Community, Funding, Training

What is an ARC? (and other questions you wanted to ask)

What is an ARC? (and other questions you wanted to ask)
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Dr Lin Lin Ginzberg, national communications manager across the 15 NIHR ARCs explains what the ARCs can offer mental health researchers and professionals who are interested in research.

 ARC stands for Applied Research Collaboration and there are 15 of them across England. They are part of the National Institute for Health and Care Research (NIHR). ARCs cover all areas of the country and are local partnerships between NHS providers, universities, charities, local authorities, Academic Health Science Networks (AHSNs) and other organisations.

ARCs focus on applied research, which is about answering the immediate questions facing the health and care system. They are about generating actionable evidence and helping translate it into practice. Each ARC offers bespoke research and evaluation expertise working with their local health and care system, from healthcare professionals and members of the public, hospitals to community charities, and public health to GP surgeries.

Do ARCs support mental health research?

Yes! ARCs have different focus areas (including and beyond mental health) but thanks to the additional funding for mental health research in 2022, almost all ARCs have some focus on mental health research. You can find the list of focus areas here.

 What can they offer people wanting to do mental health research?

Each ARC offers different kinds of support, from training, PhDs and fellowships to collaboration on applied mental health research studies. If you are thinking about an applied mental health research project, you could approach your local ARC.

There are many examples of career development opportunities with the ARCs, including the research internships and career development fellowships that ARC North Thames offered in December 2022. The research internships, for mental health professionals with little or no prior experience in research, fund time out from your current role to join a research team on an active project part-time for six months. Further NIHR ARC North Thames internships will be advertised in spring 2023 so look out for them! Another ARC, NIHR ARC Kent, Surrey and Sussex, has funded four individuals, developing research careers, who work with children and young people’s services in the region. Next year, NIHR ARC East of England will be launching another round of their mental health fellowship scheme. NIHR ARC South West Peninsula has launched the Peninsula Mental Health Research Initiative to help tackle the existing gap between local needs and mental health research activity. Opportunities like these will be advertised as and when they arise via the @NIHRARCs Twitter and NIHR ARCs national newsletter (see below for more on how to stay up to date with ARCs and how to find and get in touch with your local ARC).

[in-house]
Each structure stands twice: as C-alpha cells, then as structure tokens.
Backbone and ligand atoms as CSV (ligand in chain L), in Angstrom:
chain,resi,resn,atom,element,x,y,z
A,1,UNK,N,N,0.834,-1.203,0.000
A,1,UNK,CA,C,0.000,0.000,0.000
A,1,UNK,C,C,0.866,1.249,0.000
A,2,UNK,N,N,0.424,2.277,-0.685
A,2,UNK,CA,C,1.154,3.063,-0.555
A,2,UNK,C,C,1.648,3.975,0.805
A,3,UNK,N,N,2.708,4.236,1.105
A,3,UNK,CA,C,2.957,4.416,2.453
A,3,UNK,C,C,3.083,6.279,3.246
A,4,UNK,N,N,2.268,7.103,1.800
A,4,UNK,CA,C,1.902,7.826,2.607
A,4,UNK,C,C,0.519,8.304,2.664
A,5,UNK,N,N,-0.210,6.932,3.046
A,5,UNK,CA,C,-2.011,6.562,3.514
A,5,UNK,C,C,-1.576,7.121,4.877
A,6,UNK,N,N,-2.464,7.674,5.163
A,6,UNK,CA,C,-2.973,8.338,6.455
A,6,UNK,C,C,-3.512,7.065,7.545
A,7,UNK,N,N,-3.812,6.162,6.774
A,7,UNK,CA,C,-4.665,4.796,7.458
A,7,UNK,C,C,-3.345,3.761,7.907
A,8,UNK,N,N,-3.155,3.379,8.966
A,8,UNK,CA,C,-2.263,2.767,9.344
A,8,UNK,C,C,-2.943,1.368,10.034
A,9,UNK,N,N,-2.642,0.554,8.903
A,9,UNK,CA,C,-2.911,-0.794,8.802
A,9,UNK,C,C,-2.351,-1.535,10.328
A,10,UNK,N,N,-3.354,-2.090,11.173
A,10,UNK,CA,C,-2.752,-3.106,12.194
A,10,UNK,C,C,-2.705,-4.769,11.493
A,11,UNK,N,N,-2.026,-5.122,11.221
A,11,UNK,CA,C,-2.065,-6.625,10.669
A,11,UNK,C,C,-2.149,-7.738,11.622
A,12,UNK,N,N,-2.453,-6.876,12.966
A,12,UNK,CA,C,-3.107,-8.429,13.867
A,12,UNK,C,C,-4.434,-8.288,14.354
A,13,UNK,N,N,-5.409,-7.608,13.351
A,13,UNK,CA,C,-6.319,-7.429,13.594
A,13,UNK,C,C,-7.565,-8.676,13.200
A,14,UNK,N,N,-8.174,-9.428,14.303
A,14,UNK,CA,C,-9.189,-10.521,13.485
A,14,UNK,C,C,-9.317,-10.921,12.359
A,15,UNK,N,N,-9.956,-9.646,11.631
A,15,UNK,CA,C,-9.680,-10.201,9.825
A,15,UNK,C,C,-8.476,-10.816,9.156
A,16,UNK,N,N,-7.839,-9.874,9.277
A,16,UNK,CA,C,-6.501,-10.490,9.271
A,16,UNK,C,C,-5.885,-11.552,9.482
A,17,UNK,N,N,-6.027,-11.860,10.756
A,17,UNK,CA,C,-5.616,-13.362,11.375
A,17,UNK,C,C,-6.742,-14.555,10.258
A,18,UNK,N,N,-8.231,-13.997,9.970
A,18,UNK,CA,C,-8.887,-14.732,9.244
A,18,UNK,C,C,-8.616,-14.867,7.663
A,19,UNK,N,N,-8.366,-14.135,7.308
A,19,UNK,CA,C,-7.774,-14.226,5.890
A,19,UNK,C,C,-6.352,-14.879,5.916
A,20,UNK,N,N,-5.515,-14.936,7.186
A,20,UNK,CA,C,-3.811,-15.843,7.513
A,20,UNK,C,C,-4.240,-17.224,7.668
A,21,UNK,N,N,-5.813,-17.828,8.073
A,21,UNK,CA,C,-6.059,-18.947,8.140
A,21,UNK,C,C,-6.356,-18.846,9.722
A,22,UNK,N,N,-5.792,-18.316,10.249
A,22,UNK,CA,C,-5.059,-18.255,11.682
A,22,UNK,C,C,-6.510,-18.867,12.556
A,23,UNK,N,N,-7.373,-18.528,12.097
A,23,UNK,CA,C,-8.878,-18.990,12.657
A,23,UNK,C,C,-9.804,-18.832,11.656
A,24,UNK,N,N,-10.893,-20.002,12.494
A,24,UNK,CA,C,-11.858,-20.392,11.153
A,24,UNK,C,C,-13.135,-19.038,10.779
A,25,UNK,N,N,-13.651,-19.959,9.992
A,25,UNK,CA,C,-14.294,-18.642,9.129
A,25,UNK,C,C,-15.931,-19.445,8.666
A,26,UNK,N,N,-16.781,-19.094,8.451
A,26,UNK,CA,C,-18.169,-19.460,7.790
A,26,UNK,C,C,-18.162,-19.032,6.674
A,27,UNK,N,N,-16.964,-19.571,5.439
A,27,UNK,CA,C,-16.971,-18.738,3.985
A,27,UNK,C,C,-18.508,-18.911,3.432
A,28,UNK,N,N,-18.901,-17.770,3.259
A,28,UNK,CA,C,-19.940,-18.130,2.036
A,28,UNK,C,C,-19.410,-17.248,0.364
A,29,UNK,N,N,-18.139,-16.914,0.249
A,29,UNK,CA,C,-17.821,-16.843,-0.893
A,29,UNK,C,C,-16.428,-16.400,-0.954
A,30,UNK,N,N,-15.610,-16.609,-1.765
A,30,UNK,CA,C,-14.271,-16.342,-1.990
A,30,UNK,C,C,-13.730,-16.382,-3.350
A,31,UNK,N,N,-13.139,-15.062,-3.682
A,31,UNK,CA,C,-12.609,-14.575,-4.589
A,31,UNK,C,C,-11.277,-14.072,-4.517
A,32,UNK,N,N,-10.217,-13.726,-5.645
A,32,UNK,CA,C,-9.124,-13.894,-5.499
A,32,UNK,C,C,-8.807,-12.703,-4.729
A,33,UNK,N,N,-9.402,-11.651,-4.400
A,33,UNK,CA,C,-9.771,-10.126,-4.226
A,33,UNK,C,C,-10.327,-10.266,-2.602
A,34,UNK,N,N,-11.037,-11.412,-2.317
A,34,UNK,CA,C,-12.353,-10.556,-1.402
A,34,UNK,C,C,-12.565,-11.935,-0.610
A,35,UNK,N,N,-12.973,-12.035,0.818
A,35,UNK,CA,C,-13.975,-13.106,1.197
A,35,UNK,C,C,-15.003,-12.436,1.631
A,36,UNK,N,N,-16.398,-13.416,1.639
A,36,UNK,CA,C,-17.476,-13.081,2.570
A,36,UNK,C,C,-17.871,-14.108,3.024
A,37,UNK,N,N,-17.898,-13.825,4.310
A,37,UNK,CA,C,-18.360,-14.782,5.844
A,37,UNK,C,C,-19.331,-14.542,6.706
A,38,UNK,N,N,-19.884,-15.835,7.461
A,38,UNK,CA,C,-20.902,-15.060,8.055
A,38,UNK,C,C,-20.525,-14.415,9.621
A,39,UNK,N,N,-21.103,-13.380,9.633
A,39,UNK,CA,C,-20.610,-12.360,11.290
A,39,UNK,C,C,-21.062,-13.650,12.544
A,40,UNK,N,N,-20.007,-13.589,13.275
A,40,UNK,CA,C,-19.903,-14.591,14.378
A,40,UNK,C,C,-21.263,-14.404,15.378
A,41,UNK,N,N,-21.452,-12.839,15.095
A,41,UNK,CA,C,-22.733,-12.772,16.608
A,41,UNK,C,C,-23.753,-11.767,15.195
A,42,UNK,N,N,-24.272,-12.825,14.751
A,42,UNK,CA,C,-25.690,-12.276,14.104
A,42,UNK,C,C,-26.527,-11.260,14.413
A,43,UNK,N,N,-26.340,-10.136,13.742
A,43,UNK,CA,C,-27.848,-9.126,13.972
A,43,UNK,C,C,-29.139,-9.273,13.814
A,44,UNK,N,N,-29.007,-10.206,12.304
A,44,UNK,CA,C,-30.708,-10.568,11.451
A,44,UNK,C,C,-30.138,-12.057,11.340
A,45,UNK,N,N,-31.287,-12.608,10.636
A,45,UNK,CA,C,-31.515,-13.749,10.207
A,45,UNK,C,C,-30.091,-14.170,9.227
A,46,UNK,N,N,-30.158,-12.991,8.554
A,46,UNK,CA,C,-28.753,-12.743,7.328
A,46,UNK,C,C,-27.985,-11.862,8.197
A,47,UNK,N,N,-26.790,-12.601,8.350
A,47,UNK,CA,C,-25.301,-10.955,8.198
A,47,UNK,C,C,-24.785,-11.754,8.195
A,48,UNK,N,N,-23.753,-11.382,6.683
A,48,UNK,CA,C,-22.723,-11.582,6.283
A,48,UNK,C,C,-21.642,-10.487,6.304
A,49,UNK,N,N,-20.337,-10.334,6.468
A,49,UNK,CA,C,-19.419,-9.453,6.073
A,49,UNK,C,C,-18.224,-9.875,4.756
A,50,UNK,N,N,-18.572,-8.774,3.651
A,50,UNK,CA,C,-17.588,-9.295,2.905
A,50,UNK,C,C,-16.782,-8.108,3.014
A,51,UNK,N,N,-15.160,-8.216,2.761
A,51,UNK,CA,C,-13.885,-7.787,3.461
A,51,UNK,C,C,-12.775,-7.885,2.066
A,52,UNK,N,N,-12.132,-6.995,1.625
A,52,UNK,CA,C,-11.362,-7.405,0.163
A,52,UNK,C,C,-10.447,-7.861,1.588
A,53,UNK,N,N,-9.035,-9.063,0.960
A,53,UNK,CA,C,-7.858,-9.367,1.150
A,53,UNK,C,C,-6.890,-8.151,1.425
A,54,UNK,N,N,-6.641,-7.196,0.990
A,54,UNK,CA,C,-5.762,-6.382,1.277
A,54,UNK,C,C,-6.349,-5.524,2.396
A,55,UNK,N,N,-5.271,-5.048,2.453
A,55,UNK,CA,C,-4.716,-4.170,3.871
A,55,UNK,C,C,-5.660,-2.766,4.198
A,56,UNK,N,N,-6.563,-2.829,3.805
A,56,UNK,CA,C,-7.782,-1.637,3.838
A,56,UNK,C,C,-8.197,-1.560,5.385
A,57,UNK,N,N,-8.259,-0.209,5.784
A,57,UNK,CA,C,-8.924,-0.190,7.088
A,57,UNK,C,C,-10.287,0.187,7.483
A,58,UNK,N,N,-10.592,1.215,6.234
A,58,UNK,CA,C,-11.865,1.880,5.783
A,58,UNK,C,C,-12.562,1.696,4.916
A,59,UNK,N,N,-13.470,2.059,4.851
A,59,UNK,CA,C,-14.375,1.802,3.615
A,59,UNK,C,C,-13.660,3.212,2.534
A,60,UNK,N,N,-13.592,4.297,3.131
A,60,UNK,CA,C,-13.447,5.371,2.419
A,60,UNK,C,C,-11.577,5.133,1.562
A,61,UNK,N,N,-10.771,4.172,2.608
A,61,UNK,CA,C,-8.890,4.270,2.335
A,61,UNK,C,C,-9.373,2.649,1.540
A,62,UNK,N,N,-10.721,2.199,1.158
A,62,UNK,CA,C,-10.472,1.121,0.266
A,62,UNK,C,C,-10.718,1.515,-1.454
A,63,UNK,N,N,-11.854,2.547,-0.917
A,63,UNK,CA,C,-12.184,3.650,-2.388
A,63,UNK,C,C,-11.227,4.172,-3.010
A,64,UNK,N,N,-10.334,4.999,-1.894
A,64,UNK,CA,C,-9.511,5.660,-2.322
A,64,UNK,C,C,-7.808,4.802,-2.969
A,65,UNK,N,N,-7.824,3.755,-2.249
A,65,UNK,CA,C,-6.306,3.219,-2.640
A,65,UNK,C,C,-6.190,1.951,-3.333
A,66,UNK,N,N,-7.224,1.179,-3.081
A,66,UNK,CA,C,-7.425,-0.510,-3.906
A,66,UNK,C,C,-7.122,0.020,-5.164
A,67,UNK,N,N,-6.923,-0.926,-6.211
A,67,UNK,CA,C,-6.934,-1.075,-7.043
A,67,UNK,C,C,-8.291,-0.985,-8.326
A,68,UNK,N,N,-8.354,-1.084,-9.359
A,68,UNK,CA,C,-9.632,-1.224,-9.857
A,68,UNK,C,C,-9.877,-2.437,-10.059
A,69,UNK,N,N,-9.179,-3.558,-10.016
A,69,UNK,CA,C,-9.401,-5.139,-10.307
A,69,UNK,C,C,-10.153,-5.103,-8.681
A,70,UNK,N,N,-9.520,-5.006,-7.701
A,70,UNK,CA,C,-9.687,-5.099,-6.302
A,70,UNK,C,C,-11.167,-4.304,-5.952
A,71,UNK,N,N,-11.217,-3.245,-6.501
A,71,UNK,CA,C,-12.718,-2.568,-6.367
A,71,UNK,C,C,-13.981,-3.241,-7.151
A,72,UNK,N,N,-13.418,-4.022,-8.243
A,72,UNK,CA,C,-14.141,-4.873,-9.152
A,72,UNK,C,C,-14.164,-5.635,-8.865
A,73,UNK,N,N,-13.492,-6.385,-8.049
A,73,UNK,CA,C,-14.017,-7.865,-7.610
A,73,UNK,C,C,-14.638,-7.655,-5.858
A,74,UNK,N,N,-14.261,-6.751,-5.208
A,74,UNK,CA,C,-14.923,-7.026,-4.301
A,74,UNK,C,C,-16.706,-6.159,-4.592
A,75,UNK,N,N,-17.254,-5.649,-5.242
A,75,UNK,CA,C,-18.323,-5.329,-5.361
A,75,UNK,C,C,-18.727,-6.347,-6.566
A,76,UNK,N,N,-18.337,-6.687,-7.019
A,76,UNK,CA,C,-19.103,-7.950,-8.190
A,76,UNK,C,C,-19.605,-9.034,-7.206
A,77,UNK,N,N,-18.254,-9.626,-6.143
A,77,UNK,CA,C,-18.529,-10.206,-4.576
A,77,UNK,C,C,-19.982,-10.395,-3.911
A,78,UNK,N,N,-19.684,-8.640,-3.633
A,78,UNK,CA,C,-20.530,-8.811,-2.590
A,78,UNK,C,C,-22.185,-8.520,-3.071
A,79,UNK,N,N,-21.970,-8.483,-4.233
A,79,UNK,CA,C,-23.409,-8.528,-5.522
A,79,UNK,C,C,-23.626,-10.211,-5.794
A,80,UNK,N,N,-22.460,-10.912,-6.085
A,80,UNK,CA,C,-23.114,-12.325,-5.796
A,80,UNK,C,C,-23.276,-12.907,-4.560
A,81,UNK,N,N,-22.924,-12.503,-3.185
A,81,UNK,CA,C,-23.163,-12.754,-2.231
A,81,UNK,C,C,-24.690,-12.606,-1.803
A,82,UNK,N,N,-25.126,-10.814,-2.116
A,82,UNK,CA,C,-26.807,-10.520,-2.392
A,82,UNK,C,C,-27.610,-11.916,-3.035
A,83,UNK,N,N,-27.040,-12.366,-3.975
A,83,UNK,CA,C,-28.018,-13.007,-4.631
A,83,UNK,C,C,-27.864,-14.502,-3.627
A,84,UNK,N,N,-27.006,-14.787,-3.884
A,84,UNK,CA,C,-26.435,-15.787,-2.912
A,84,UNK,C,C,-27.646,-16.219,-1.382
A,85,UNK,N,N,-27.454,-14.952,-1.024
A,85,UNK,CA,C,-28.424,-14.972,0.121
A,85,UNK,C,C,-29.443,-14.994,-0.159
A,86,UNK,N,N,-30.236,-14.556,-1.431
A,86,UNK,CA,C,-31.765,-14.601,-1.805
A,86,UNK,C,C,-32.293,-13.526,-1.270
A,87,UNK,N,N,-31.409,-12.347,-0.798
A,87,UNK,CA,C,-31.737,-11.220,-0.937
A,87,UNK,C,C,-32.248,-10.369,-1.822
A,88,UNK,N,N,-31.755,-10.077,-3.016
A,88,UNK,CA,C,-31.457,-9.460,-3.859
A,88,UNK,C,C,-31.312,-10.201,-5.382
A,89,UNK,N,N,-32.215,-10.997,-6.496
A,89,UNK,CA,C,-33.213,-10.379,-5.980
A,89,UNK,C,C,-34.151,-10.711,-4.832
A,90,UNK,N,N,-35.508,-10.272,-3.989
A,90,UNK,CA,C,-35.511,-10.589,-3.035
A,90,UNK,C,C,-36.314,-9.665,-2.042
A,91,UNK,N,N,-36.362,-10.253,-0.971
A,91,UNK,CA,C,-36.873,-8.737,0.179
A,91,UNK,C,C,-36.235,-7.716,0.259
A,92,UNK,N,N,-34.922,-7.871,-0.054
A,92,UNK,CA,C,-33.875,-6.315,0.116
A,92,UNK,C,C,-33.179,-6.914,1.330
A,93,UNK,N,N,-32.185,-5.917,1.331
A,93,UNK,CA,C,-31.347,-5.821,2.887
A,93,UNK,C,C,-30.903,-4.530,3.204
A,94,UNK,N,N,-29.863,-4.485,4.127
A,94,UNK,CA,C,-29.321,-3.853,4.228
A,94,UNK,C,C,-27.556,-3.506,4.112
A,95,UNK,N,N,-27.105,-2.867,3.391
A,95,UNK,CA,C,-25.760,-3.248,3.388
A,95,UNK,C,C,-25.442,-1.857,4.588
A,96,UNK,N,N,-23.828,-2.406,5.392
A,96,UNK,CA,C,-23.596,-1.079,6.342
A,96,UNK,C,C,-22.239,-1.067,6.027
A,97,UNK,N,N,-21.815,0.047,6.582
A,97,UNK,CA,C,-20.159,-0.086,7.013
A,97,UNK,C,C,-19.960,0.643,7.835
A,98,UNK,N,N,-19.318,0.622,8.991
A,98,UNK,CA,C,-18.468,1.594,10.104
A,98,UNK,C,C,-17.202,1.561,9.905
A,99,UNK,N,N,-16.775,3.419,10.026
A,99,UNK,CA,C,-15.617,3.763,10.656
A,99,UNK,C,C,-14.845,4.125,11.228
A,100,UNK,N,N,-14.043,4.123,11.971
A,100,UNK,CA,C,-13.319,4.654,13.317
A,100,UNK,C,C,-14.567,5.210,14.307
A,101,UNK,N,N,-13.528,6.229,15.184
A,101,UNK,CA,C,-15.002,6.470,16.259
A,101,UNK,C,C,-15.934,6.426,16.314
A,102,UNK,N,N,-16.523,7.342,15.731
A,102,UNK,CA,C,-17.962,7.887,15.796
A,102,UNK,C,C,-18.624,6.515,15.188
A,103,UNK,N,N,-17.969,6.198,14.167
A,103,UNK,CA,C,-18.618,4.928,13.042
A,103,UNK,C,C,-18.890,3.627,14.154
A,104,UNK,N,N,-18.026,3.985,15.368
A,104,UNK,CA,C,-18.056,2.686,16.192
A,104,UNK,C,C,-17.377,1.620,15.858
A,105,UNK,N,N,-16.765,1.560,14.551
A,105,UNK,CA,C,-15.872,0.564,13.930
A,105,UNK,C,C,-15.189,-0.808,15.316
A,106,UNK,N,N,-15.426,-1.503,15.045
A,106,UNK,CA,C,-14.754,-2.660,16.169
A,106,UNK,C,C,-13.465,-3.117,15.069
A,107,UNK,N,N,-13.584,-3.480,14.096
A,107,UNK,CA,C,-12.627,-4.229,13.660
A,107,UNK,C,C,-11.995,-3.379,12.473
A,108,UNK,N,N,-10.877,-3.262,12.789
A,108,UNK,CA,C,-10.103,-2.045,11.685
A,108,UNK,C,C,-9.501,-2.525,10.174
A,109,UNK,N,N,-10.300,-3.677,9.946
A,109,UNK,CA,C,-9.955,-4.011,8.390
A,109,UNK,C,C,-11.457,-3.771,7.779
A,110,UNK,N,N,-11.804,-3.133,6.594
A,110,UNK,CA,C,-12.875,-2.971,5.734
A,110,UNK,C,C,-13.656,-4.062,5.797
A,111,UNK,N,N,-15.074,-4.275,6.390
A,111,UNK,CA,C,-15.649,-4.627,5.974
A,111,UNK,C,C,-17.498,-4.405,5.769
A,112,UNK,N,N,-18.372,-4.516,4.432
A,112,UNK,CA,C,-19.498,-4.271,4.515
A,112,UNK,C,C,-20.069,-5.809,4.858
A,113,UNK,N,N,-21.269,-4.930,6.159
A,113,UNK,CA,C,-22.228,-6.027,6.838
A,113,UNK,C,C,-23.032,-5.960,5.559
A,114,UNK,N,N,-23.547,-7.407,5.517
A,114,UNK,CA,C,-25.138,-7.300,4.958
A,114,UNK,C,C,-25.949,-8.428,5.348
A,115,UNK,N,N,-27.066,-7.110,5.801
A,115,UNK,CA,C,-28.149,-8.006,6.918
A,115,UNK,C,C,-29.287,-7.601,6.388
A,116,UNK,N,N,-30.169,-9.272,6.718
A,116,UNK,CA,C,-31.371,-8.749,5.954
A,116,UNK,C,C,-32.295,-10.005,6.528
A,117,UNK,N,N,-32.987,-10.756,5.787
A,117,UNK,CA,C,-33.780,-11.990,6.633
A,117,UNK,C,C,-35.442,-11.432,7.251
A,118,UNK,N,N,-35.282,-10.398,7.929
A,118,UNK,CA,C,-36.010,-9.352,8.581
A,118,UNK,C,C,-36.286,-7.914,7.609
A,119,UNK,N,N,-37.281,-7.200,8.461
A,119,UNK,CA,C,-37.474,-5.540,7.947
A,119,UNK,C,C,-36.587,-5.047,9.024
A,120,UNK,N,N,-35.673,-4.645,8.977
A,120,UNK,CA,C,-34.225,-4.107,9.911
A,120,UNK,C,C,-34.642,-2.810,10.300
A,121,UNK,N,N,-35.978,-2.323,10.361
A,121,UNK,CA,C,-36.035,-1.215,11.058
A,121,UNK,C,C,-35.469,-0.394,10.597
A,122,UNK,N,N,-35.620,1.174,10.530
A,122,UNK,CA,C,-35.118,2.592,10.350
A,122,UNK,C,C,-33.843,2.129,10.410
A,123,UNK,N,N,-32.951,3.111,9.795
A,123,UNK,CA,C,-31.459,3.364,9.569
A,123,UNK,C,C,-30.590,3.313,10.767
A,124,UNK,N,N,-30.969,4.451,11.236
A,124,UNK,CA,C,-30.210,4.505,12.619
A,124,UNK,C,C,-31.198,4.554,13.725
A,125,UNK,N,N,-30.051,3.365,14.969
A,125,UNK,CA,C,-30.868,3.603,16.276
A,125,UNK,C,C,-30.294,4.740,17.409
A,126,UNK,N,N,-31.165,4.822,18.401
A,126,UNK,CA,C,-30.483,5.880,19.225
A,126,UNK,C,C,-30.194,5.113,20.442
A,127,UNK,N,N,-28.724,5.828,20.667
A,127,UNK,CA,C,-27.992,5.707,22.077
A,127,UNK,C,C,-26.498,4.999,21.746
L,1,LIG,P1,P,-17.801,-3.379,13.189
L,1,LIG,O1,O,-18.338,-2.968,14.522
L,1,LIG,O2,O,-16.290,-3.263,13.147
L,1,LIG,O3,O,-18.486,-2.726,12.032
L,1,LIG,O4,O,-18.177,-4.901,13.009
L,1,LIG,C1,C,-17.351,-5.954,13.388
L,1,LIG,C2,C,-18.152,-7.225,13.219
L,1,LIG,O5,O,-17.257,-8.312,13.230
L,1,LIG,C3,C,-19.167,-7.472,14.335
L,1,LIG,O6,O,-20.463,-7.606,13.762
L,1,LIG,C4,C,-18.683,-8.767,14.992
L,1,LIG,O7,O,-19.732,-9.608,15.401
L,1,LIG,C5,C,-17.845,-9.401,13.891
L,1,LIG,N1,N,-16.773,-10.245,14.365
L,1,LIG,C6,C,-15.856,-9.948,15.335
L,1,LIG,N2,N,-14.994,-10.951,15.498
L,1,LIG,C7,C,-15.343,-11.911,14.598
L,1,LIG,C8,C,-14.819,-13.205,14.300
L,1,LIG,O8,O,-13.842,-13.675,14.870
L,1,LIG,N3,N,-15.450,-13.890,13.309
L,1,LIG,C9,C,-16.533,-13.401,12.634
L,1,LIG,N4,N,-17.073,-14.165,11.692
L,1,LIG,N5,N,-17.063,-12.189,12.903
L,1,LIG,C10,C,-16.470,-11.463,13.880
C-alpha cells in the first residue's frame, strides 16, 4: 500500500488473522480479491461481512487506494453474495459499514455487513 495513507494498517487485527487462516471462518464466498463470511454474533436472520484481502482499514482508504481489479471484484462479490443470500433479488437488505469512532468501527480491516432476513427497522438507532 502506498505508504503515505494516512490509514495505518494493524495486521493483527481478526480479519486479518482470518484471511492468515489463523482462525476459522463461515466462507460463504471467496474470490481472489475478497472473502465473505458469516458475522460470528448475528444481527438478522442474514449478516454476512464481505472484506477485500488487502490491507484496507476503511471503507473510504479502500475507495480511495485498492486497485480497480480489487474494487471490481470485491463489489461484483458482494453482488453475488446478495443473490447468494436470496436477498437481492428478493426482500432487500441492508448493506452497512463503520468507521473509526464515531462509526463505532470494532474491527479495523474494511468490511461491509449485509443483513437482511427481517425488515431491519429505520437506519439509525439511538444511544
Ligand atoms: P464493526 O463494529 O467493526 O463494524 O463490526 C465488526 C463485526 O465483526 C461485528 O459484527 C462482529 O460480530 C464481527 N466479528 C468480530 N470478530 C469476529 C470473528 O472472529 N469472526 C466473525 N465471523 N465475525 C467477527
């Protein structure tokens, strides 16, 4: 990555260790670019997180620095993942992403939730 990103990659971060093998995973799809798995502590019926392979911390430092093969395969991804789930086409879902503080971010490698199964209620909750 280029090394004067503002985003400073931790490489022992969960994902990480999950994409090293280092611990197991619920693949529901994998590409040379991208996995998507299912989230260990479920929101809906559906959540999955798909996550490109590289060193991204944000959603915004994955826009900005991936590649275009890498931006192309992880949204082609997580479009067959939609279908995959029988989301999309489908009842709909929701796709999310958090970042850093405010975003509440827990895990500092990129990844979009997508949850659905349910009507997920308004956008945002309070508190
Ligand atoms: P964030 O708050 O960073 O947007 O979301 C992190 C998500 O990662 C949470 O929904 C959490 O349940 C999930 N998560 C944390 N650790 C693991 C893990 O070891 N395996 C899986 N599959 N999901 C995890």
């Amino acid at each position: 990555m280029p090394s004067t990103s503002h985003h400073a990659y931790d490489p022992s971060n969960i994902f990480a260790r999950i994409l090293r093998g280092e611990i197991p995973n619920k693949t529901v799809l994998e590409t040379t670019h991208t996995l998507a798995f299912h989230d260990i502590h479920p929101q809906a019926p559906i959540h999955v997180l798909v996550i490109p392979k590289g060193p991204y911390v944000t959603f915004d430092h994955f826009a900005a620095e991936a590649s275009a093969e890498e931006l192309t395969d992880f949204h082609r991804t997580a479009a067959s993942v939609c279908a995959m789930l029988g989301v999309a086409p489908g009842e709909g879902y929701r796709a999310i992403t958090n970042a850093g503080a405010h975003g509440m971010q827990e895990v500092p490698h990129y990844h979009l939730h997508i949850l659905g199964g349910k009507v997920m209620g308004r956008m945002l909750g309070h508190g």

ARCs often host patient and public involvement groups so they may be able to put you in touch with experienced public contributors with relevant lived experience. They also offer training opportunities in research methods, for example NIHR ARC West’s training programme offers basic statistics and data interpretation and introduction to qualitative evaluation courses.

What’s the difference between an ARC and an AHSN?

Academic Health Science Networks (AHSNs) are funded by NHS England and cover the same geographical regions as ARCs. Like ARCs, AHSNs bring together different organisations, especially the NHS and industry innovators. However, AHSNs are specifically focused on the adoption and spread of innovations, while NIHR ARCs are about conducting applied research. As an example, an ARC might evaluate the cost effectiveness of an AHSN’s roll-out of an intervention.

If you have an innovation that you want to bring into practice and spread across the NHS, you want your local AHSN. However, if you are interested in applied research and academic evaluation, then ARCs are more relevant.

How can I get in touch with my local ARC and find out about opportunities?

Each of the 15 NIHR ARCs have their own website, which are listed on the main NIHR website. Other great ways to make sure you don’t miss any ARC opportunities are:

  • Sign up to the ARCs newsletter to keep up-to-date on ARCs opportunities, events and projects happening across the country. Link:
  • Follow the NIHR ARCs on Twitter @NIHRARCs
  • Find out more about how your work can benefit from the fast-track implementation and tailored research and evaluation expertise available from the 15 ARCs across the country by finding and contacting your local ARC to see what support is available.

Collaborating in applied health research | NIHR

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